Hot dogs, charcoal and insect repellent: What grocers sell more of for July 4
- This holiday week, grocers can expect to see an uptick traditional food items like popsicles, frozen burgers and baked beans as well as some not-so-typical grocery items like fishing and camping equipment, according to data from marketing firm Catalina. The firm measured sales during last year's Fourth of July week.
- Hot dog sales were, predictably, up 94% versus average weekly sales, while baked beans were up 102%. Catalina found the week of the Fourth of July brings top annual sales of many outdoor-related products. Compared to a typical week, insect repellent sales increased by 254%, while suntan lotion was up 207%, charcoal 141% and lighter fuel 149%.
- The firm also found numerous regional distinctions. Lighter fluid sales were up 350% in the Northeast, but 105% in the South. Cake and pie mix, meanwhile, rose 291% in the Northeast and just 13% in the South, 14% in the Midwest, and 31% in the West.
For many grocery stores, the height of the grilling season can bring a bump in sales, but not always from expected purchases. The Fourth of July is as much an excuse to barbecue as it is to spend time outdoors and off the grid.
According to Catalina's research, holiday-minded customers are just as likely to leave with edible products as they are with a more utilitarian array of purchases. Food isn't even among the top three items with the largest increase in sales. Behind insect repellents, outdoor ride-on toys and sunscreen, juice pops have the largest sales increase, up 195% from an average week.
The popularity of these non-food items could prove beneficial for cross-promotion efforts and may be a boon for stores that are struggling with sales. This could work particularly well if retailers push online promotions to hype consumers up for the holiday — and remind them that there are other reasons to come in-store rather than just for their nutritional needs. They could also promote these items on delivery services like Shipt and Instacart, presenting customers deals that not only save them money, but also time — and what they may anticipate would be a separate shopping trip to a more general retailer.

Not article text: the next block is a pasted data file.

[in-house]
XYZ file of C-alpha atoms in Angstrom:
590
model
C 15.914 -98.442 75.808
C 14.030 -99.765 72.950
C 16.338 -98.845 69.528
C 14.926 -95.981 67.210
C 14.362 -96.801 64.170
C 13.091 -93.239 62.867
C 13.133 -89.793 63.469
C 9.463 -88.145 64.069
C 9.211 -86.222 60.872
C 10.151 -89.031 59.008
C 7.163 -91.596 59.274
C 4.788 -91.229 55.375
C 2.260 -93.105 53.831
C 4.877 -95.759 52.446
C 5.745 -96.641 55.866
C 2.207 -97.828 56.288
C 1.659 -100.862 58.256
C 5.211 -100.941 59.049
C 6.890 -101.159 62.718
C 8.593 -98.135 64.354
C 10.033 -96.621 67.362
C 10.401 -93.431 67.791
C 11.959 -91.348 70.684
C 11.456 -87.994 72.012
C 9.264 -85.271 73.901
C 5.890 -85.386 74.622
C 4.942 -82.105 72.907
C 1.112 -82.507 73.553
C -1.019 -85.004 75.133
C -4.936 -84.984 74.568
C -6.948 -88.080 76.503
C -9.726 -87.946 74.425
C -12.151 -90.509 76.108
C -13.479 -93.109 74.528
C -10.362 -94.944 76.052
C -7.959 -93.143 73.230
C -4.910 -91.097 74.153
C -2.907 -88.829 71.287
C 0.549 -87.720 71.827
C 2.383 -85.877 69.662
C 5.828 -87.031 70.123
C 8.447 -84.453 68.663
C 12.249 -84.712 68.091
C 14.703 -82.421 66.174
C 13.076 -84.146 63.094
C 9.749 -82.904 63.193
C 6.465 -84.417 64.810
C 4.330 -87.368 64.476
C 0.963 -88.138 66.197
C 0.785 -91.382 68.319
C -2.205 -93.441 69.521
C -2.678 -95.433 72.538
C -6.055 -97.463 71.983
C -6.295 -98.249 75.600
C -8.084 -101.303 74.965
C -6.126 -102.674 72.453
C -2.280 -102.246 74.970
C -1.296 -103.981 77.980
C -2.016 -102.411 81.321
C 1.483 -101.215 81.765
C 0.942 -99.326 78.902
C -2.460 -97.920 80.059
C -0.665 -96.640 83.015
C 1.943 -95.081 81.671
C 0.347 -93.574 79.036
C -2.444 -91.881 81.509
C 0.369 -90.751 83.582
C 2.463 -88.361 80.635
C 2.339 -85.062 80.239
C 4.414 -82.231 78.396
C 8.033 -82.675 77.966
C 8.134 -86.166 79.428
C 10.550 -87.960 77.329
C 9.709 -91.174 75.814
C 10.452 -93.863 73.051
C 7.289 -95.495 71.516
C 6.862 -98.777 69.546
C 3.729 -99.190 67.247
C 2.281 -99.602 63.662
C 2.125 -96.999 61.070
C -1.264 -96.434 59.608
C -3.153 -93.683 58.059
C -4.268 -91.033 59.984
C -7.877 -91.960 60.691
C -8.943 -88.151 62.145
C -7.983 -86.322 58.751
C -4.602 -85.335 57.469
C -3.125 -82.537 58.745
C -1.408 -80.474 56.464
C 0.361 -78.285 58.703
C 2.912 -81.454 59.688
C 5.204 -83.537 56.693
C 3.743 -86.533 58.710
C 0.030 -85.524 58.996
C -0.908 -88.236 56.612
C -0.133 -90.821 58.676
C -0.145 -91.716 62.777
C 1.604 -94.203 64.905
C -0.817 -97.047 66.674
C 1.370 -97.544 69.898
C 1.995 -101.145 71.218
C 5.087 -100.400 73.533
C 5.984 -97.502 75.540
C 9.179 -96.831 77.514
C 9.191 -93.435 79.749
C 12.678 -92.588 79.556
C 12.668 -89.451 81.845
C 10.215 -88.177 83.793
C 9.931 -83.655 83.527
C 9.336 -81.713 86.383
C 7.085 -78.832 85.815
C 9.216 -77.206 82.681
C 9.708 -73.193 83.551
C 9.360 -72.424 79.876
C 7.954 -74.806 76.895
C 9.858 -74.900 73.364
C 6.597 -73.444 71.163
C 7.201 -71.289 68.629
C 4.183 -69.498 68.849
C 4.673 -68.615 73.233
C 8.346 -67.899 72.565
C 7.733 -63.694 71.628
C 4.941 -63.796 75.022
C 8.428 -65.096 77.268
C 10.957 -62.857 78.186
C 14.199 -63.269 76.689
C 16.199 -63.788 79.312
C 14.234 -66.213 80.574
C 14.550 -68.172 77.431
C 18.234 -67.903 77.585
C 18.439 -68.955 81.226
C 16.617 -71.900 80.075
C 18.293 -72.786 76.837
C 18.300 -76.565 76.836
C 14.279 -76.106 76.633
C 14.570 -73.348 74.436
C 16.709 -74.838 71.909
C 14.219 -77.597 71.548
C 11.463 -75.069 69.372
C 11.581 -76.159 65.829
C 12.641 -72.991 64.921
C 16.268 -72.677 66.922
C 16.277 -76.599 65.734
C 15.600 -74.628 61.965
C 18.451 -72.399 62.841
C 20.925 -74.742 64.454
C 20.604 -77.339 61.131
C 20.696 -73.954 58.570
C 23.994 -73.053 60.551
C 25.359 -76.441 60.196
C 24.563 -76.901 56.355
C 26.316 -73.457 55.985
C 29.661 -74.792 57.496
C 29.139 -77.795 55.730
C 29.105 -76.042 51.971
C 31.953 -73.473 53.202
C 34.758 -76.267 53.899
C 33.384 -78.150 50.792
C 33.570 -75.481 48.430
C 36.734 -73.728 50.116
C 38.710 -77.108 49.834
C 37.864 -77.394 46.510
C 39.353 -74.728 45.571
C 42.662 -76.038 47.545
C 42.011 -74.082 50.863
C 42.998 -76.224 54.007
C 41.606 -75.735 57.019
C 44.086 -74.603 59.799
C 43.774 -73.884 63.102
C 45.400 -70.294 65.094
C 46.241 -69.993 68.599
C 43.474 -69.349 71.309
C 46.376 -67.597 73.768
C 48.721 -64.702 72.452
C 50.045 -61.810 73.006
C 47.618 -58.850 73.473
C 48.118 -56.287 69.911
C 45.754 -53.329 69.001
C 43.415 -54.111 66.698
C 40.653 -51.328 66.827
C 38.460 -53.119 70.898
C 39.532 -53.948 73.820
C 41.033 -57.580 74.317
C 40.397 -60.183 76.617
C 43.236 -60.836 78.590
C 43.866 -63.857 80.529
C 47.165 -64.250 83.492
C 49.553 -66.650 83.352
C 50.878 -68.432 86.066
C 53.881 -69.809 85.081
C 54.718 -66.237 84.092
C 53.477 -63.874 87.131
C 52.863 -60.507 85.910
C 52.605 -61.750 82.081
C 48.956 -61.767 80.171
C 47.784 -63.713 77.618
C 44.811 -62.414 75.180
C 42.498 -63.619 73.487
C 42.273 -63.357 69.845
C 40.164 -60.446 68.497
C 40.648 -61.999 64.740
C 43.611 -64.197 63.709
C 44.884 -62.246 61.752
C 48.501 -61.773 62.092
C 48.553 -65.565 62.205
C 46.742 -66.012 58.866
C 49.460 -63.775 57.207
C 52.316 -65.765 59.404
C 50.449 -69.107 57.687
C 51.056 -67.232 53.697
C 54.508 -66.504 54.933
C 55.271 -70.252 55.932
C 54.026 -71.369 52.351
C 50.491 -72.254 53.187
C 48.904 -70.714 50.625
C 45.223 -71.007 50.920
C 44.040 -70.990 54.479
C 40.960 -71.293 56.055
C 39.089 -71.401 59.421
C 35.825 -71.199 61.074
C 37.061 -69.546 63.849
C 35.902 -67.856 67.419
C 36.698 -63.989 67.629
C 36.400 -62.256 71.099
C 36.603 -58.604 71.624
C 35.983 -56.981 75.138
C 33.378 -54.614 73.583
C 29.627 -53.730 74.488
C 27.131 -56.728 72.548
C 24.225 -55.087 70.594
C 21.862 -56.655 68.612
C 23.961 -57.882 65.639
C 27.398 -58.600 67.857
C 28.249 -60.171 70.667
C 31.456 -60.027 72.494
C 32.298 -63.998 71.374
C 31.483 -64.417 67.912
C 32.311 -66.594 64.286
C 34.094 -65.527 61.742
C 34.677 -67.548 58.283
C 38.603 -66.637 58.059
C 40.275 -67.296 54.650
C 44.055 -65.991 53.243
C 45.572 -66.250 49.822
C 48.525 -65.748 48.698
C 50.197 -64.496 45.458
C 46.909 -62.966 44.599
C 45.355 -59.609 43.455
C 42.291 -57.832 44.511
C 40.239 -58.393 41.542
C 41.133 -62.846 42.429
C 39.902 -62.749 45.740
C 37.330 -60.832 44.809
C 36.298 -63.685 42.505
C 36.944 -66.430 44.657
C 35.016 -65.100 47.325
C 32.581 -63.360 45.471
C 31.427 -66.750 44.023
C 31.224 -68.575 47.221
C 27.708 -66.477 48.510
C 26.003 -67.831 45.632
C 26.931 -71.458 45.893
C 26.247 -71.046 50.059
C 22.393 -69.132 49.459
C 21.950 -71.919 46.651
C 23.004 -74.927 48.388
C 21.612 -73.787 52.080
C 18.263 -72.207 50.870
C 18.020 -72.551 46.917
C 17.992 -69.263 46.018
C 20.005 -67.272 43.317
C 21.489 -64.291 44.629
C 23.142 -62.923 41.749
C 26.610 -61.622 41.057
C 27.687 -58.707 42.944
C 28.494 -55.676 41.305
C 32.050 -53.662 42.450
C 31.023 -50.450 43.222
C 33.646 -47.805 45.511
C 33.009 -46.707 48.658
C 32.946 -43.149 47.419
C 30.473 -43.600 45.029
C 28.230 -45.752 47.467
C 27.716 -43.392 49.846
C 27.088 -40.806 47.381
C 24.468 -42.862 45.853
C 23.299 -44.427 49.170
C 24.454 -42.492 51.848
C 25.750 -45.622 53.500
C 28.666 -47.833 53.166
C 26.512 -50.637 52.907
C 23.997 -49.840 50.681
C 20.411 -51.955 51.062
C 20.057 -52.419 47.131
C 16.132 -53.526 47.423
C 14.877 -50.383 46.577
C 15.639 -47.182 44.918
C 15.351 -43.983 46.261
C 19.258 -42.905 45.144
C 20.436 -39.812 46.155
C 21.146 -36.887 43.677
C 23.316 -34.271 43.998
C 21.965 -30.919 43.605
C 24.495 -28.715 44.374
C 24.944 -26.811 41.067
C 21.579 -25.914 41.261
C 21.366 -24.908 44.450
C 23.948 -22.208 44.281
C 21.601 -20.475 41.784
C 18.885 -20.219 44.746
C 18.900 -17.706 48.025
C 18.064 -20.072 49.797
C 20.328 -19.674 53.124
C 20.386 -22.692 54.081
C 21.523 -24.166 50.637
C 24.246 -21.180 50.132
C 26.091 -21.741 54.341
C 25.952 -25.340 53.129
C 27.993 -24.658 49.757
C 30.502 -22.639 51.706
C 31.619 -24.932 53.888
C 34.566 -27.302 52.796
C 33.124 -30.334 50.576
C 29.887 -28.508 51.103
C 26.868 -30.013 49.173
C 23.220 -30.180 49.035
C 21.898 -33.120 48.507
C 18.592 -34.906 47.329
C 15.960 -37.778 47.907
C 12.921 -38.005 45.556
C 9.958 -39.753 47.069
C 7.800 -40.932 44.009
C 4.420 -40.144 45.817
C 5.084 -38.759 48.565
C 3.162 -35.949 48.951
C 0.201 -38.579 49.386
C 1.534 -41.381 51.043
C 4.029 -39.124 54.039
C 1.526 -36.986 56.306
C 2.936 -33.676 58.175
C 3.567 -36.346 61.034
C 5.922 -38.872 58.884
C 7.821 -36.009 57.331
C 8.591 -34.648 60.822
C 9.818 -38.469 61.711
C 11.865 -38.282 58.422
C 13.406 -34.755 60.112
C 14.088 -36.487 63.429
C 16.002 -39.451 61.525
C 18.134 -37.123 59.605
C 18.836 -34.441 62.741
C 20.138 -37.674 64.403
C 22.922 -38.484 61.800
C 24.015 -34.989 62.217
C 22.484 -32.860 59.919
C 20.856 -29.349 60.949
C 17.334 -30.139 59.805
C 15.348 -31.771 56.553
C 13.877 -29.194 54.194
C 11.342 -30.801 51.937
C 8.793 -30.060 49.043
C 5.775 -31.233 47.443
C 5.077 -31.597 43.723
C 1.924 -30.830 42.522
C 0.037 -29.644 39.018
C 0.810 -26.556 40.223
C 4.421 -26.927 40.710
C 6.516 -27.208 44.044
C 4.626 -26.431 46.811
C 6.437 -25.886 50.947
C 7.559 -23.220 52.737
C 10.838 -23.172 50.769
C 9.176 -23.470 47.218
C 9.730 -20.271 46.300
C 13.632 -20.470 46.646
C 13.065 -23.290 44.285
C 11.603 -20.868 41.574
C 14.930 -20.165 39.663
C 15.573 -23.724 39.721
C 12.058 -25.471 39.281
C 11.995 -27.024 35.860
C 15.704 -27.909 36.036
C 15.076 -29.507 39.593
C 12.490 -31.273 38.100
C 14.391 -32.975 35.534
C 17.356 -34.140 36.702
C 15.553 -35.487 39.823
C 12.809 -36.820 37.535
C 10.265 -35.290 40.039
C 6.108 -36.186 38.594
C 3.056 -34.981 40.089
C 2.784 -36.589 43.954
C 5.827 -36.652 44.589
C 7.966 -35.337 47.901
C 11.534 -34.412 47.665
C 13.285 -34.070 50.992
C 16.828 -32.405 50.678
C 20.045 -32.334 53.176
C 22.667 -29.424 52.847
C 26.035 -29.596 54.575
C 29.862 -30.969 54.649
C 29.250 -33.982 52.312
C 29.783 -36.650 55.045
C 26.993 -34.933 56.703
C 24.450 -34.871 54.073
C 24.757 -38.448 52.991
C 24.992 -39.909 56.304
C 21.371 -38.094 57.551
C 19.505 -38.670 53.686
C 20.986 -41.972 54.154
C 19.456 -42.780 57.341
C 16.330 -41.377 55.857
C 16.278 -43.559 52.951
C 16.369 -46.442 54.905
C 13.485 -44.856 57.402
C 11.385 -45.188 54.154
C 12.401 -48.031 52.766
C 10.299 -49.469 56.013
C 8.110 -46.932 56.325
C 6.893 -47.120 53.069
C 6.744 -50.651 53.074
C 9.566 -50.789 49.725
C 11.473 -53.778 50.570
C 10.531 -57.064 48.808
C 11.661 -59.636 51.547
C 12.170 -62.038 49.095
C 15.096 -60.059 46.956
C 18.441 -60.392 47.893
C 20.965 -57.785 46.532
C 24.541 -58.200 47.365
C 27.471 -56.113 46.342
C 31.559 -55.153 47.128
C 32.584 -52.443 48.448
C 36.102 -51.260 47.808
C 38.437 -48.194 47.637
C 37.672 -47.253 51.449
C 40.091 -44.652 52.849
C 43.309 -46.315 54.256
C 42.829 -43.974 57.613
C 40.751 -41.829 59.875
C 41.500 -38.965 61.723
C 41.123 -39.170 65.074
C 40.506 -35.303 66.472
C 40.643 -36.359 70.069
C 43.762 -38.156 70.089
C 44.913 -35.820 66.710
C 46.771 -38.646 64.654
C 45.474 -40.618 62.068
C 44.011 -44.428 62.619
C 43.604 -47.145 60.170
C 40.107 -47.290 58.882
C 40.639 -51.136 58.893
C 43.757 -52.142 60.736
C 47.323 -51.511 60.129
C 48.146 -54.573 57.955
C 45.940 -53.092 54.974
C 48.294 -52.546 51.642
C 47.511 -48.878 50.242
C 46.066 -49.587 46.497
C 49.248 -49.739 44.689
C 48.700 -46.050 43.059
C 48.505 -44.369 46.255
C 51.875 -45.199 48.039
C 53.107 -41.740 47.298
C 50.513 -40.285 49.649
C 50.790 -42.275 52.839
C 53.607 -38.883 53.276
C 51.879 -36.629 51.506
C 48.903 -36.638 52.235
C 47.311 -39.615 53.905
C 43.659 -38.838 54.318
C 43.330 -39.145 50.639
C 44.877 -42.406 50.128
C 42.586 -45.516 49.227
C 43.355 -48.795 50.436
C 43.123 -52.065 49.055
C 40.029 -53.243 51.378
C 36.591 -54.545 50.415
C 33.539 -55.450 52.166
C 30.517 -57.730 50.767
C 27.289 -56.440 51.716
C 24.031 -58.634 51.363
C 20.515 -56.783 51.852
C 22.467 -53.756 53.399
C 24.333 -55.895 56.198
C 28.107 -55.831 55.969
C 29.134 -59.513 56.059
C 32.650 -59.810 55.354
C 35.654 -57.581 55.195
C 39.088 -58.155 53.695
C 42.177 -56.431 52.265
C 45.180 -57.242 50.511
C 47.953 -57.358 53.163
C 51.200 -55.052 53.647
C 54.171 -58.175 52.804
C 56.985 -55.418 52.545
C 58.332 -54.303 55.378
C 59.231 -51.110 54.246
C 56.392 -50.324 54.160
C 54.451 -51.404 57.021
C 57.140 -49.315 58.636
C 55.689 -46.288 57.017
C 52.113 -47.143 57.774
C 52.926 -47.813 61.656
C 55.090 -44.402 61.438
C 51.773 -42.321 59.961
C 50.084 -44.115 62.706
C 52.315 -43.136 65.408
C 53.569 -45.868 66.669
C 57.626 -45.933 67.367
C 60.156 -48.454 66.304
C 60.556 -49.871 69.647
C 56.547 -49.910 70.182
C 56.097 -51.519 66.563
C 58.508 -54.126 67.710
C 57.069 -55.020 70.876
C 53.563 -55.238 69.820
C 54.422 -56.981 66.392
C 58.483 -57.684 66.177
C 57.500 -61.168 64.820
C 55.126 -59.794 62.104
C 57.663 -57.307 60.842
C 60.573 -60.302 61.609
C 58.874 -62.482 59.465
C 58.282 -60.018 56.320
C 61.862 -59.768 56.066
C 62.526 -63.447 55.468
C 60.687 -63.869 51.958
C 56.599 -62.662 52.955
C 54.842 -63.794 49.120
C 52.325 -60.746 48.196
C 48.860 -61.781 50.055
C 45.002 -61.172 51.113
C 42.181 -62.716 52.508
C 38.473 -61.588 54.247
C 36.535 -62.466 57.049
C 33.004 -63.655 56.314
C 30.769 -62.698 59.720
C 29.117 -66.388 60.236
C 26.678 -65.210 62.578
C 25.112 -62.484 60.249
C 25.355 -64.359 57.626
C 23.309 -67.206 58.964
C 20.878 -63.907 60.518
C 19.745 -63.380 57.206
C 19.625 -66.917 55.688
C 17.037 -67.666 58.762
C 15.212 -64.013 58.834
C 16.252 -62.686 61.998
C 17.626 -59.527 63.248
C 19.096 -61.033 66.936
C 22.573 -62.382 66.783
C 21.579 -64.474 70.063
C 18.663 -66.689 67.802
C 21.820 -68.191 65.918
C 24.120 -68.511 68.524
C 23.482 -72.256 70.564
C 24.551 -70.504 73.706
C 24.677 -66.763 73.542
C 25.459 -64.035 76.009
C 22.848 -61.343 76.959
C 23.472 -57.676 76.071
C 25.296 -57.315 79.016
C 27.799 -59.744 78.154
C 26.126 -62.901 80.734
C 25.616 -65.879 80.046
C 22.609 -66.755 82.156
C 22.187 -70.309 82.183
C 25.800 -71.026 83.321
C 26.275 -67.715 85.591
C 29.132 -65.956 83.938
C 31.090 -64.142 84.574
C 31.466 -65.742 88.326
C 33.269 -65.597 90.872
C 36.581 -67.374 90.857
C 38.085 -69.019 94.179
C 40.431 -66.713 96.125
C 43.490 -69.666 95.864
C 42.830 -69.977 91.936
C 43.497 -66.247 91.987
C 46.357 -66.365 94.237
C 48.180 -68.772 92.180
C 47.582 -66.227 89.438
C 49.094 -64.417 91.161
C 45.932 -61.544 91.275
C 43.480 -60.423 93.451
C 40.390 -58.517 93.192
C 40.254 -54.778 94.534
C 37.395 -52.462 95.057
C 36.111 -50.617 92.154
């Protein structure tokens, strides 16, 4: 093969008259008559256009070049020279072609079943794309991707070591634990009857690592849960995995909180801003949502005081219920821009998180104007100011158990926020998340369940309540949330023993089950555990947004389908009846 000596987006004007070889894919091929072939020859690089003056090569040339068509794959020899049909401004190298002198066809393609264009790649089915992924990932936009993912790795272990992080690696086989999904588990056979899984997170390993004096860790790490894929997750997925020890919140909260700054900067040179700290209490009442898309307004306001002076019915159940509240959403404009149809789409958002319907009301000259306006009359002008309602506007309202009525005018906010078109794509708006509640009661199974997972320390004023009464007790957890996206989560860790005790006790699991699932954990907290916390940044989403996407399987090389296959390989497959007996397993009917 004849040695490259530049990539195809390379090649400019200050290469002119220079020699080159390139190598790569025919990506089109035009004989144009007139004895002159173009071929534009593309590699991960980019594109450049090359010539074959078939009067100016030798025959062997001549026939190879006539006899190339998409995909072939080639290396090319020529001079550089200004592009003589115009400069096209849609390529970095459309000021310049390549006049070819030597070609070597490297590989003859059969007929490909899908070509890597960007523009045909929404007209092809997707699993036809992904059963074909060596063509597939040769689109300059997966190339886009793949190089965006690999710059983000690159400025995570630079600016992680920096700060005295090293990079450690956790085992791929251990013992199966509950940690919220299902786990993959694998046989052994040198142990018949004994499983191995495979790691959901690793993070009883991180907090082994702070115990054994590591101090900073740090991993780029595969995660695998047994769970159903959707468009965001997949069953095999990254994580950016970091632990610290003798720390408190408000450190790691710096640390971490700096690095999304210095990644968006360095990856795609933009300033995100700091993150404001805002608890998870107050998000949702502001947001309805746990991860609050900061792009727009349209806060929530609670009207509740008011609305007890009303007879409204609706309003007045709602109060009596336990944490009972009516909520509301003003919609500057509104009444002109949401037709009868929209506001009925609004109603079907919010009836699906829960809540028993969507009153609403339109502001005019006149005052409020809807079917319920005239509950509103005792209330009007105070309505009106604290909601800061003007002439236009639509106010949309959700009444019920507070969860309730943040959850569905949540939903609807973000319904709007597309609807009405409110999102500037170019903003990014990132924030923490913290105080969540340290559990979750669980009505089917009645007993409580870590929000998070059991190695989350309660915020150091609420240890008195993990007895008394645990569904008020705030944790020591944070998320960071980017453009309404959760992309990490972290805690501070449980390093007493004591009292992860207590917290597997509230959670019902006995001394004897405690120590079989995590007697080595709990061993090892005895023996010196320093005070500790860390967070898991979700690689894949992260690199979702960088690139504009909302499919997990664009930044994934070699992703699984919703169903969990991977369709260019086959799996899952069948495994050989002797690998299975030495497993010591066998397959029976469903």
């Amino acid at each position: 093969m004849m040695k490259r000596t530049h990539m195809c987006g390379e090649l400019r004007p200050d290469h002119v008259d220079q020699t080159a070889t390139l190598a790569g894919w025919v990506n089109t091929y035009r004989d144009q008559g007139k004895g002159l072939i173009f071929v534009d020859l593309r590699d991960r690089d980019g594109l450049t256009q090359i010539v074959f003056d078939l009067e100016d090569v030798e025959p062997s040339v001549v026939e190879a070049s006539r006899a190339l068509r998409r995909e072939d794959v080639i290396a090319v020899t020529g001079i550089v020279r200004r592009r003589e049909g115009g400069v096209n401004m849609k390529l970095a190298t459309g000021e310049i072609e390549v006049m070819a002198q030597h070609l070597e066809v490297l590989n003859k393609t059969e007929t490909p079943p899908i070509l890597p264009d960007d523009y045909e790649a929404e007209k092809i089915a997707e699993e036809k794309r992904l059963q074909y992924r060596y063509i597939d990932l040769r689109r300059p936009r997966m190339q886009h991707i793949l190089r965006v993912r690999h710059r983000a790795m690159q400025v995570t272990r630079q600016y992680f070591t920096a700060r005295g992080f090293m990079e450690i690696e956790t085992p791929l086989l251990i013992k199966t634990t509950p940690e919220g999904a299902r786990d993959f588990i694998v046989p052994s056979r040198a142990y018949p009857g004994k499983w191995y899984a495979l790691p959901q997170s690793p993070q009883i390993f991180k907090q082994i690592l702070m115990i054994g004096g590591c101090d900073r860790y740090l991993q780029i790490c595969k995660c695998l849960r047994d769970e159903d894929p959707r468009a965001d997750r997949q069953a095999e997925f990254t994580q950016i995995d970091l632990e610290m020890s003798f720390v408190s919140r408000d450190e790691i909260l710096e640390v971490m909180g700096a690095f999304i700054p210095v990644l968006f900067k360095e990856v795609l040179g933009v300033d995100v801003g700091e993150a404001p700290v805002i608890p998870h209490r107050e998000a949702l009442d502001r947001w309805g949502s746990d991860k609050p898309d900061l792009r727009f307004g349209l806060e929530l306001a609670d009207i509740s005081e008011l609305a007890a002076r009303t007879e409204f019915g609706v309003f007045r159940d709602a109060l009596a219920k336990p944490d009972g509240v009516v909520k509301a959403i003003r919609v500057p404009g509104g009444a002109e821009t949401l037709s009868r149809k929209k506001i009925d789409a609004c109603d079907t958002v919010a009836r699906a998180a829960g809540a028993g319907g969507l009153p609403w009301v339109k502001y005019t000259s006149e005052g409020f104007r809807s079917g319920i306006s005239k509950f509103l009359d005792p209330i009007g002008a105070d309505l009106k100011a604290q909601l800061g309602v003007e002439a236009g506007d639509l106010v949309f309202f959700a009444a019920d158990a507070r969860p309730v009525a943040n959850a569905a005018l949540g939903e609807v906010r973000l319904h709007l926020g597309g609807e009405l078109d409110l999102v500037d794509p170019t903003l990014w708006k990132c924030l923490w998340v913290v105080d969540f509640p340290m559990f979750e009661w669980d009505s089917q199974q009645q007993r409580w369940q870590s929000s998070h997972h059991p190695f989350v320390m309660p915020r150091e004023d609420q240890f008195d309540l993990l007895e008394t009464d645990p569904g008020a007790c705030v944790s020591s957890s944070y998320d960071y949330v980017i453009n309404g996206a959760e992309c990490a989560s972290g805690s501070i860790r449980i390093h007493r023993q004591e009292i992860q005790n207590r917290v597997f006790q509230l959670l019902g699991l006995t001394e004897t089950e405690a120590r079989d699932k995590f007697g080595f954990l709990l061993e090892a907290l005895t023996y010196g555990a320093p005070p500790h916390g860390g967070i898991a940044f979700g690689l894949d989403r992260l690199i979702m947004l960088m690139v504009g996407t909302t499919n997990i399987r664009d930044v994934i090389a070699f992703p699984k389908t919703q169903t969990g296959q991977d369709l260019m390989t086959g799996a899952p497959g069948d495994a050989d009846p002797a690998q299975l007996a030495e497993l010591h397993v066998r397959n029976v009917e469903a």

In the store, grocers should put popular grilling and outdoor supplies together in one central area to make purchases easier. They can also take a page from Hy-Vee, putting potential side dishes such as corn on the cob within the grilling display. Adding recipe cards could help make ingredient selection easier and promote items that need a boost in sales. Stores with the space and staffing could even invest in an on-site grill and grill master to give cooking demonstrations and answer shopper questions.
More in line with expectations is the rise in sales for ice cream, baked beans, hot dogs, relishes, pie mix and charcoal. However, there were distinct regional differences between the products. In the Northeast, cake and pie mix rose 291%, . Similarly, canned shrimp sales, which saw marginal rises in the rest of the country, rose 205% in that region, presumably for a regional taste for shrimp salad and dip.
Stocking burgers and pie for July 4 is a no-brainer. But grocers could be leaving money on the table if they ignore some other more unusual items that consumers also tend to buy. Having these kinds of spending insights — along with supplier input and a retailer's own past selling experiences — can help grocers plan and order accordingly as well as target promotions toward customers’ needs.